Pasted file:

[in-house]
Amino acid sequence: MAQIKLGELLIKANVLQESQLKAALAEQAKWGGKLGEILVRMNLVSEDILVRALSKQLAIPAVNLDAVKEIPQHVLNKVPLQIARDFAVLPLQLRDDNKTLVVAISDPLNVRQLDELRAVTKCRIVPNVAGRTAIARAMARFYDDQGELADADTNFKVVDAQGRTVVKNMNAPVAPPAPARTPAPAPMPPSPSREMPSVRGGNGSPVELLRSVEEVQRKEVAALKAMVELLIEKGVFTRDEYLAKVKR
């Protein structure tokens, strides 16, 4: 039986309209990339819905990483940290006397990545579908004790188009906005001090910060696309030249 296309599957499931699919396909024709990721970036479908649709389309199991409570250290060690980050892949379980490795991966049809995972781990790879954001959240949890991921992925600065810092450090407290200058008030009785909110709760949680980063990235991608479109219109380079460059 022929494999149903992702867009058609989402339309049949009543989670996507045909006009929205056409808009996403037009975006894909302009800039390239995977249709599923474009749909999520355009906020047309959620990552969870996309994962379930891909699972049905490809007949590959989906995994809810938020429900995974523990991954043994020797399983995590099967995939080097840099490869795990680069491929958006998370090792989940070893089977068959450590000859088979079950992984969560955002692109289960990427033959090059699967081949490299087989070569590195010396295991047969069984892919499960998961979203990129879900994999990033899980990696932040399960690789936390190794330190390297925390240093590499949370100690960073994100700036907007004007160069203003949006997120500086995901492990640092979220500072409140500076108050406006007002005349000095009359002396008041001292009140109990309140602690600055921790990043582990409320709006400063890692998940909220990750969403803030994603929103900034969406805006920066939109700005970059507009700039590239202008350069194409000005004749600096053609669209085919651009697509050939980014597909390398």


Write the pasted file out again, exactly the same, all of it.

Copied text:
[in-house]
Amino acid sequence: MAQIKLGELLIKANVLQESQLKAALAEQAKWGGKLGEILVRMNLVSEDILVRALSKQLAIPAVNLDAVKEIPQHVLNKVPLQIARDFAVLPLQLRDDNKTLVVAISDPLNVRQLDELRAVTKCRIVPNVAGRTAIARAMARFYDDQGELADADTNFKVVDAQGRTVVKNMNAPVAPPAPARTPAPAPMPPSPSREMPSVRGGNGSPVELLRSVEEVQRKEVAALKAMVELLIEKGVFTRDEYLAKVKR
């Protein structure tokens, strides 16, 4: 039986309209990339819905990483940290006397990545579908004790188009906005001090910060696309030249 296309599957499931699919396909024709990721970036479908649709389309199991409570250290060690980050892949379980490795991966049809995972781990790879954001959240949890991921992925600065810092450090407290200058008030009785909110709760949680980063990235991608479109219109380079460059 022929494999149903992702867009058609989402339309049949009543989670996507045909006009929205056409808009996403037009975006894909302009800039390239995977249709599923474009749909999520355009906020047309959620990552969870996309994962379930891909699972049905490809007949590959989906995994809810938020429900995974523990991954043994020797399983995590099967995939080097840099490869795990680069491929958006998370090792989940070893089977068959450590000859088979079950992984969560955002692109289960990427033959090059699967081949490299087989070569590195010396295991047969069984892919499960998961979203990129879900994999990033899980990696932040399960690789936390190794330190390297925390240093590499949370100690960073994100700036907007004007160069203003949006997120500086995901492990640092979220500072409140500076108050406006007002005349000095009359002396008041001292009140109990309140602690600055921790990043582990409320709006400063890692998940909220990750969403803030994603929103900034969406805006920066939109700005970059507009700039590239202008350069194409000005004749600096053609669209085919651009697509050939980014597909390398």